Comparing Pain Meds for Osteoarthritis
Understand the pros and cons of different medicines for OA pain.
Exercise and weight loss are the best ways to beat osteoarthritis (OA) pain. But you may want to try other methods too. These include creams you apply to your skin (topicals), pills and joint injections. Knowing the pros and cons of these treatments can help you make the right choice.
Before you try pills, experts say you should try topical nonsteroidal anti-inflammatory drugs (NSAIDs) for your OA pain. These come by prescription liquids (Pennsaid) and patches (Flector). Gel (Voltaren) is now available over-the-counter without a prescription. Studies show they can relieve knee pain just as well as pills, but with fewer side effects.
Other over-the-counter arthritis creams and patches include ingredients such as capsaicin, camphor, menthol and lidocaine. They can be used for as long as needed.
Nonsteroidal Anti-Inflammatory Drugs
NSAIDs are the most effective oral medicines for OA. They include ibuprofen (Motrin, Advil) naproxen (Aleve) and diclofenac (Voltaren, others). All work by blocking enzymes that cause pain and swelling.
The problem is that some of those enzymes also help blood to clot and protect the lining of your stomach. Without them, you can bruise easily, develop ulcers and may even bleed in your intestines. NSAIDs also increase your chance of heart attack, stroke and heart failure. The risk increases the longer you use them and the more you take.
Celecoxib (Celebrex) is an NSAID that’s less likely to cause gastrointestinal bleeding, but it can cause heart problems.
You and your doctor should weigh the benefits and risks of NSAIDs.
For years, doctors recommended acetaminophen (Tylenol, others) for OA. But recent studies suggest that acetaminophen does little for OA pain. The American College of Rheumatology (ACR) and Arthritis Foundation (AF) treatment guidelines released in 2020 don’t recommend it unless you can’t use NSAIDs. But it may help OA pain for some people. Acetaminophen can harm your liver, so never take more than prescribed and only use it as needed.
Injections directly into the joint are an option for OA pain.
- Corticosteroids. Injections of corticosteroids (often called steroids) reduce swelling and provide pain relief for a few days to a few months. But side effects can occur, and you can only get the shots three or four times a year. After the first shot, the others may not work as quickly or as well.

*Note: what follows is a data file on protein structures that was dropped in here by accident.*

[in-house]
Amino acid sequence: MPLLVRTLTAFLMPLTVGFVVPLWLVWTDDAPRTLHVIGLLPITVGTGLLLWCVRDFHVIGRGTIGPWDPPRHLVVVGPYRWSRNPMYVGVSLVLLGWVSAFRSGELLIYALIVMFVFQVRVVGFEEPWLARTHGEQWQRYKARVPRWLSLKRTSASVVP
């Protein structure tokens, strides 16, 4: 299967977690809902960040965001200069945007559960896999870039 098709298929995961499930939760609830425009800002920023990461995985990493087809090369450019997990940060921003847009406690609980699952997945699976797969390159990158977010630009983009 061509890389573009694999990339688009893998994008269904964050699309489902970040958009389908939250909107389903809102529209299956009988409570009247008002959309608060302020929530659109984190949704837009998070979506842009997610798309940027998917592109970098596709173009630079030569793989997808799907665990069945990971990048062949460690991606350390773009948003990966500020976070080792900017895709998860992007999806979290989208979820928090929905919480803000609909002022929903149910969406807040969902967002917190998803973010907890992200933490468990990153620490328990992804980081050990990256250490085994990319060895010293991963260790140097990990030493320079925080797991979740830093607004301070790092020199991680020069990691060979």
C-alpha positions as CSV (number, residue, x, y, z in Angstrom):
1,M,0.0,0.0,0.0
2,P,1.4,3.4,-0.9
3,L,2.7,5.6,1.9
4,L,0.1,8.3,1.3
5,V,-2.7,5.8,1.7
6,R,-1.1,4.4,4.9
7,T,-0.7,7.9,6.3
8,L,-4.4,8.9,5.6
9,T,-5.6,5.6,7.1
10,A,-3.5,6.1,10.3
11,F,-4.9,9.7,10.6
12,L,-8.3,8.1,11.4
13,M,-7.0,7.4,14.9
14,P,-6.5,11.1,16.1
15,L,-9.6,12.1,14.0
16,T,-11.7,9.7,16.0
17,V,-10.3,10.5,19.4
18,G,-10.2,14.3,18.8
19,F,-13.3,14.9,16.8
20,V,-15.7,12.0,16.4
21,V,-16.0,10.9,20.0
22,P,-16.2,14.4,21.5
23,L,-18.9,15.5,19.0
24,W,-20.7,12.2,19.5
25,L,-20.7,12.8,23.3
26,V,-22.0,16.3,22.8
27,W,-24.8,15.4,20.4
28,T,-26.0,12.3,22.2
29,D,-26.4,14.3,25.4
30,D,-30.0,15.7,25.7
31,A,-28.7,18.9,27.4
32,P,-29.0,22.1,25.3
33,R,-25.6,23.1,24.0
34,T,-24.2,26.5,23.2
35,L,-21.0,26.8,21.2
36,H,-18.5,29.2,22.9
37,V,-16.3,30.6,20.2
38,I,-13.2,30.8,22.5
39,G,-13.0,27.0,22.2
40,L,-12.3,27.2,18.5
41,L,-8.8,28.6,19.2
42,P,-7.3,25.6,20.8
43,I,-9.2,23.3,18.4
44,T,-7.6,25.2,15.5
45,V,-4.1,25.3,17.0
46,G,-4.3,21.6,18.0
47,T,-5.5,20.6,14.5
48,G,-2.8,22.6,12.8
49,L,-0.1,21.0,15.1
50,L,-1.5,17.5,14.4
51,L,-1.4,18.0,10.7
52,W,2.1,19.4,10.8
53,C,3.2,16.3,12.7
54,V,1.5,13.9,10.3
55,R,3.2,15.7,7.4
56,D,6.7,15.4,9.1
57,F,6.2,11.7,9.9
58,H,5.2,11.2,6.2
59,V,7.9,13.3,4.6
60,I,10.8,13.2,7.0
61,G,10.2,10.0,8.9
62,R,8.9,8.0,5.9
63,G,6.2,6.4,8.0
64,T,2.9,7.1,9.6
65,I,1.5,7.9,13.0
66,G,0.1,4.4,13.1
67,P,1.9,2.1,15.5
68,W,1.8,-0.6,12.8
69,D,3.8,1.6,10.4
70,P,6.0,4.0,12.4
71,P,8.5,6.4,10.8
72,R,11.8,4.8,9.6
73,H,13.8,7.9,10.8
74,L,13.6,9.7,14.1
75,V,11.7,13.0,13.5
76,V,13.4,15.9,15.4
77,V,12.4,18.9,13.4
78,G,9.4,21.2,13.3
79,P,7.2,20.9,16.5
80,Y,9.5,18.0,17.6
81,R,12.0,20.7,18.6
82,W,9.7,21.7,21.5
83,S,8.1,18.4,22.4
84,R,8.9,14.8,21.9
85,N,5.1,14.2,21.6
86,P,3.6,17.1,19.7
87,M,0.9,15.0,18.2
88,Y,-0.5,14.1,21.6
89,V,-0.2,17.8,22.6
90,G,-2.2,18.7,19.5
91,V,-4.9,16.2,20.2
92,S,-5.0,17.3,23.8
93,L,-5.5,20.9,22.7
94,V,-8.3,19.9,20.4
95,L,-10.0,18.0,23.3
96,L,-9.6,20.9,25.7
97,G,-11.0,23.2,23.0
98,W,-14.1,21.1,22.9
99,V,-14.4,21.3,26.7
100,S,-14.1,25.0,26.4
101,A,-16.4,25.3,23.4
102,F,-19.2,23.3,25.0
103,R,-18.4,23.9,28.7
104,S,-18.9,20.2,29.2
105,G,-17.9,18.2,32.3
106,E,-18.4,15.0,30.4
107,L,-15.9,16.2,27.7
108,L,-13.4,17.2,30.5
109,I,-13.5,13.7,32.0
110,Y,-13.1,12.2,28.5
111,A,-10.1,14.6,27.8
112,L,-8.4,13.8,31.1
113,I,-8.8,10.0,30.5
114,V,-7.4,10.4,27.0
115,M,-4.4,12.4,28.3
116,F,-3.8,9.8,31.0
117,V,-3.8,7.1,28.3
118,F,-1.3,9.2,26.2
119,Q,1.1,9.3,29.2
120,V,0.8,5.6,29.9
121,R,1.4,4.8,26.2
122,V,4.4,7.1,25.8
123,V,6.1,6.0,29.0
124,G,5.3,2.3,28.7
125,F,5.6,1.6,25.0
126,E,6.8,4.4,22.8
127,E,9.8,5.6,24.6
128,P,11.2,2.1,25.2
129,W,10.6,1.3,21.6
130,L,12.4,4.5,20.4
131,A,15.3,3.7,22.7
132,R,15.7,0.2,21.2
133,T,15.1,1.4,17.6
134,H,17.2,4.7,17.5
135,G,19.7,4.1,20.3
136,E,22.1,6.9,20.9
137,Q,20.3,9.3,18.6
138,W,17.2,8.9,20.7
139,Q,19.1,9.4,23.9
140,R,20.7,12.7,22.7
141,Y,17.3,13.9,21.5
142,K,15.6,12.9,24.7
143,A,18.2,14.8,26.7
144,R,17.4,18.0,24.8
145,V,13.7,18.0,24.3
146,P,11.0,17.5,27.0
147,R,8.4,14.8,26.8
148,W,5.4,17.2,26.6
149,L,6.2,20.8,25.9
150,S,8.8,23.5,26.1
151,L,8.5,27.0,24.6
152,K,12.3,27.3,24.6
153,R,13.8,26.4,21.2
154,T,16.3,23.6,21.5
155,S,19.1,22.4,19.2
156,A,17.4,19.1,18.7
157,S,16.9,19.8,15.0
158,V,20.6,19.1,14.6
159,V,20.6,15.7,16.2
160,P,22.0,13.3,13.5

- Hyaluronic acid (HA). This acts like the fluid that lubricates your joints. While research is mixed on whether HA shots really help, experts say they rarely cause harm. Pain relief may last up to six months for the knee or shoulder. ACR/AF guidelines do not recommend HA injections because proof that they work is limited. However, they say it should be up to the doctor and patient to discuss and decide.
Other injections, including platelet-rich plasma (PRP) and stem cells, have become popular in recent years. PRP is a concentrated form of your own blood. It contains natural chemicals that may reduce inflammation and speed healing. In stem cell treatment, these special cells are collected from your fat and then injected into your painful joint. The ACR/AF guidelines recommend against both of these treatments. The procedures are not well standardized and their effectiveness is not yet proven. Prolotherapy is an older treatment in which a sugar solution is injected into joints. Its usefulness is doubtful and the ACR/AF guidelines do not recommend it.
Do not rely on medicine for pain relief. Always try non-drug options, such as exercise, weight loss, physical therapy, and hot and cold packs. Learn more about ways to manage pain.
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Donald Miller, PharmD
Kolasinski SL, et al. 2019 American College of Rheumatology/Arthritis Foundation Guideline for the Management of Osteoarthritis of the Hand, Hip, and Knee. https://onlinelibrary.wiley.com/doi/full/10.1002/art.41142
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